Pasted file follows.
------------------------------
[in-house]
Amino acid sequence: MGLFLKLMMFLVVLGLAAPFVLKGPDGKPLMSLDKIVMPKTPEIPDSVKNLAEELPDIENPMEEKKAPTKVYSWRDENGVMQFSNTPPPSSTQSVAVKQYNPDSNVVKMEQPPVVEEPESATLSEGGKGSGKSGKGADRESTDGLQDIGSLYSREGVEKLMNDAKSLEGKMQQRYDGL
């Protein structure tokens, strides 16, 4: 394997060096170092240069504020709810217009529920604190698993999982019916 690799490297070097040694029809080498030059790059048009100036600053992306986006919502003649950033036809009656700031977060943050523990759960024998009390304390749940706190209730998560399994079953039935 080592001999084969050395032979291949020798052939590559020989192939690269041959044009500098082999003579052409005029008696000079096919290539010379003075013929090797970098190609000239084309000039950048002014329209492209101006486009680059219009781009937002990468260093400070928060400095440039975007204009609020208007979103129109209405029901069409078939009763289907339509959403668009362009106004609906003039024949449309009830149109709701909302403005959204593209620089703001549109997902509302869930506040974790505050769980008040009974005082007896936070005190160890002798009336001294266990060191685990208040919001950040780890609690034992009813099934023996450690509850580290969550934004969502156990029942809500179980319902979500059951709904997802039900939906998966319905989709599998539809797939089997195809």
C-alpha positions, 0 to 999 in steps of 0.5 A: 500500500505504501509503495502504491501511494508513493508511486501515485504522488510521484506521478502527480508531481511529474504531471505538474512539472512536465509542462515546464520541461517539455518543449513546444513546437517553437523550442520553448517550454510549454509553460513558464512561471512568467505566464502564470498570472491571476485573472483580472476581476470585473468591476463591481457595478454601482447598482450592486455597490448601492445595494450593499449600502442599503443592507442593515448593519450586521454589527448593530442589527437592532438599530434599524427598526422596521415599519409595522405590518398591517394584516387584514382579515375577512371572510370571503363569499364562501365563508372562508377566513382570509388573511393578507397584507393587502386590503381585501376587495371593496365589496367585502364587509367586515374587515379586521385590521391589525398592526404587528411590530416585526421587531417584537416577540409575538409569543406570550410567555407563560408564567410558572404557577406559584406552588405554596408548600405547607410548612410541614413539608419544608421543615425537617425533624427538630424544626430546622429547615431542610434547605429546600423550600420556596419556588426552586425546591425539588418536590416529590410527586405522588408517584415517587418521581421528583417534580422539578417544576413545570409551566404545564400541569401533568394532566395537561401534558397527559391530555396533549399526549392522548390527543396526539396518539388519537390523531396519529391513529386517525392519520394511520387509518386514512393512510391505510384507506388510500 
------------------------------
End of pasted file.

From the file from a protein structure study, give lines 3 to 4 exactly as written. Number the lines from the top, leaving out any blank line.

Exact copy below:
């Protein structure tokens, strides 16, 4: 394997060096170092240069504020709810217009529920604190698993999982019916 690799490297070097040694029809080498030059790059048009100036600053992306986006919502003649950033036809009656700031977060943050523990759960024998009390304390749940706190209730998560399994079953039935 080592001999084969050395032979291949020798052939590559020989192939690269041959044009500098082999003579052409005029008696000079096919290539010379003075013929090797970098190609000239084309000039950048002014329209492209101006486009680059219009781009937002990468260093400070928060400095440039975007204009609020208007979103129109209405029901069409078939009763289907339509959403668009362009106004609906003039024949449309009830149109709701909302403005959204593209620089703001549109997902509302869930506040974790505050769980008040009974005082007896936070005190160890002798009336001294266990060191685990208040919001950040780890609690034992009813099934023996450690509850580290969550934004969502156990029942809500179980319902979500059951709904997802039900939906998966319905989709599998539809797939089997195809």
C-alpha positions, 0 to 999 in steps of 0.5 A: 500500500505504501509503495502504491501511494508513493508511486501515485504522488510521484506521478502527480508531481511529474504531471505538474512539472512536465509542462515546464520541461517539455518543449513546444513546437517553437523550442520553448517550454510549454509553460513558464512561471512568467505566464502564470498570472491571476485573472483580472476581476470585473468591476463591481457595478454601482447598482450592486455597490448601492445595494450593499449600502442599503443592507442593515448593519450586521454589527448593530442589527437592532438599530434599524427598526422596521415599519409595522405590518398591517394584516387584514382579515375577512371572510370571503363569499364562501365563508372562508377566513382570509388573511393578507397584507393587502386590503381585501376587495371593496365589496367585502364587509367586515374587515379586521385590521391589525398592526404587528411590530416585526421587531417584537416577540409575538409569543406570550410567555407563560408564567410558572404557577406559584406552588405554596408548600405547607410548612410541614413539608419544608421543615425537617425533624427538630424544626430546622429547615431542610434547605429546600423550600420556596419556588426552586425546591425539588418536590416529590410527586405522588408517584415517587418521581421528583417534580422539578417544576413545570409551566404545564400541569401533568394532566395537561401534558397527559391530555396533549399526549392522548390527543396526539396518539388519537390523531396519529391513529386517525392519520394511520387509518386514512393512510391505510384507506388510500 